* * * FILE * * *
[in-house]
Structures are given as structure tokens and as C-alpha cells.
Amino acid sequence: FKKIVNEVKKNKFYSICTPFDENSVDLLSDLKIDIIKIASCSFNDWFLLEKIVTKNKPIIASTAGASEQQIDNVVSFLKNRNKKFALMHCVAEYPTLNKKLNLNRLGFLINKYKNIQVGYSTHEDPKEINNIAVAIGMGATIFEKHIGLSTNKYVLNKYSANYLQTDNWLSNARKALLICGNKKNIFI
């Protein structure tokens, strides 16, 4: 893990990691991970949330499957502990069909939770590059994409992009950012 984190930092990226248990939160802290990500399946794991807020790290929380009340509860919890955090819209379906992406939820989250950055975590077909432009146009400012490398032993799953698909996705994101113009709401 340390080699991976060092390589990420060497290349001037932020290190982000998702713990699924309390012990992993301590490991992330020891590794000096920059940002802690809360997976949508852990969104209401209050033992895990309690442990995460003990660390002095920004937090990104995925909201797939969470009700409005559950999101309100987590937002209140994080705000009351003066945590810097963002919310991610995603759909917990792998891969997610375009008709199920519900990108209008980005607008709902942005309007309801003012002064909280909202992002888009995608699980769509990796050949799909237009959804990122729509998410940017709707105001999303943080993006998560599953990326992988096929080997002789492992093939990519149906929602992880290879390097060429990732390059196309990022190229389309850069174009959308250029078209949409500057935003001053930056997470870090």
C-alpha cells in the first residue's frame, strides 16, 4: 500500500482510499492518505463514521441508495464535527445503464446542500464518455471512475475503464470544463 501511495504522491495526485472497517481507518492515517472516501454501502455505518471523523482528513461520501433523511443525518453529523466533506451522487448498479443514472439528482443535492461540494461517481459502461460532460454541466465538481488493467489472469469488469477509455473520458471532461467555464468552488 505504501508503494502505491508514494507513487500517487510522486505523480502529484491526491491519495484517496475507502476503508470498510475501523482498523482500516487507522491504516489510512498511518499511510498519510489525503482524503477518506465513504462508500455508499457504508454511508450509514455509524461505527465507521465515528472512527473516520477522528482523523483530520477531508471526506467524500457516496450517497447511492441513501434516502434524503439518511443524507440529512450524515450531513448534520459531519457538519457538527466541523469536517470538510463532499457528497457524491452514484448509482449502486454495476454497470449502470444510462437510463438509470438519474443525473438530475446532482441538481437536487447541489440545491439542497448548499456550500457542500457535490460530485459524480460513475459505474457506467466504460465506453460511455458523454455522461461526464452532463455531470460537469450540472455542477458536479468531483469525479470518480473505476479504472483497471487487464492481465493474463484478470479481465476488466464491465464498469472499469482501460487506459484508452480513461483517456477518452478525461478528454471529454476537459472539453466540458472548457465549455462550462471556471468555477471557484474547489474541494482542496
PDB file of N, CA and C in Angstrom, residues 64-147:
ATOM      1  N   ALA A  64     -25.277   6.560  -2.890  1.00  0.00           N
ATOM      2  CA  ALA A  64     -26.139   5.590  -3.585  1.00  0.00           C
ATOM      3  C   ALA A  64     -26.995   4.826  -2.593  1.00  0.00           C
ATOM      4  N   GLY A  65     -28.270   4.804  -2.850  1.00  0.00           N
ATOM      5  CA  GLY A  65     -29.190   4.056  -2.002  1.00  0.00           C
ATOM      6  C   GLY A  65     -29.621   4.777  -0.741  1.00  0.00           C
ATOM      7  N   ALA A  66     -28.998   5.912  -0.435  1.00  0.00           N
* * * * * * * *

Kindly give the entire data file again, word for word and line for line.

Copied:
[in-house]
Structures are given as structure tokens and as C-alpha cells.
Amino acid sequence: FKKIVNEVKKNKFYSICTPFDENSVDLLSDLKIDIIKIASCSFNDWFLLEKIVTKNKPIIASTAGASEQQIDNVVSFLKNRNKKFALMHCVAEYPTLNKKLNLNRLGFLINKYKNIQVGYSTHEDPKEINNIAVAIGMGATIFEKHIGLSTNKYVLNKYSANYLQTDNWLSNARKALLICGNKKNIFI
């Protein structure tokens, strides 16, 4: 893990990691991970949330499957502990069909939770590059994409992009950012 984190930092990226248990939160802290990500399946794991807020790290929380009340509860919890955090819209379906992406939820989250950055975590077909432009146009400012490398032993799953698909996705994101113009709401 340390080699991976060092390589990420060497290349001037932020290190982000998702713990699924309390012990992993301590490991992330020891590794000096920059940002802690809360997976949508852990969104209401209050033992895990309690442990995460003990660390002095920004937090990104995925909201797939969470009700409005559950999101309100987590937002209140994080705000009351003066945590810097963002919310991610995603759909917990792998891969997610375009008709199920519900990108209008980005607008709902942005309007309801003012002064909280909202992002888009995608699980769509990796050949799909237009959804990122729509998410940017709707105001999303943080993006998560599953990326992988096929080997002789492992093939990519149906929602992880290879390097060429990732390059196309990022190229389309850069174009959308250029078209949409500057935003001053930056997470870090």
C-alpha cells in the first residue's frame, strides 16, 4: 500500500482510499492518505463514521441508495464535527445503464446542500464518455471512475475503464470544463 501511495504522491495526485472497517481507518492515517472516501454501502455505518471523523482528513461520501433523511443525518453529523466533506451522487448498479443514472439528482443535492461540494461517481459502461460532460454541466465538481488493467489472469469488469477509455473520458471532461467555464468552488 505504501508503494502505491508514494507513487500517487510522486505523480502529484491526491491519495484517496475507502476503508470498510475501523482498523482500516487507522491504516489510512498511518499511510498519510489525503482524503477518506465513504462508500455508499457504508454511508450509514455509524461505527465507521465515528472512527473516520477522528482523523483530520477531508471526506467524500457516496450517497447511492441513501434516502434524503439518511443524507440529512450524515450531513448534520459531519457538519457538527466541523469536517470538510463532499457528497457524491452514484448509482449502486454495476454497470449502470444510462437510463438509470438519474443525473438530475446532482441538481437536487447541489440545491439542497448548499456550500457542500457535490460530485459524480460513475459505474457506467466504460465506453460511455458523454455522461461526464452532463455531470460537469450540472455542477458536479468531483469525479470518480473505476479504472483497471487487464492481465493474463484478470479481465476488466464491465464498469472499469482501460487506459484508452480513461483517456477518452478525461478528454471529454476537459472539453466540458472548457465549455462550462471556471468555477471557484474547489474541494482542496
PDB file of N, CA and C in Angstrom, residues 64-147:
ATOM      1  N   ALA A  64     -25.277   6.560  -2.890  1.00  0.00           N
ATOM      2  CA  ALA A  64     -26.139   5.590  -3.585  1.00  0.00           C
ATOM      3  C   ALA A  64     -26.995   4.826  -2.593  1.00  0.00           C
ATOM      4  N   GLY A  65     -28.270   4.804  -2.850  1.00  0.00           N
ATOM      5  CA  GLY A  65     -29.190   4.056  -2.002  1.00  0.00           C
ATOM      6  C   GLY A  65     -29.621   4.777  -0.741  1.00  0.00           C
ATOM      7  N   ALA A  66     -28.998   5.912  -0.435  1.00  0.00           N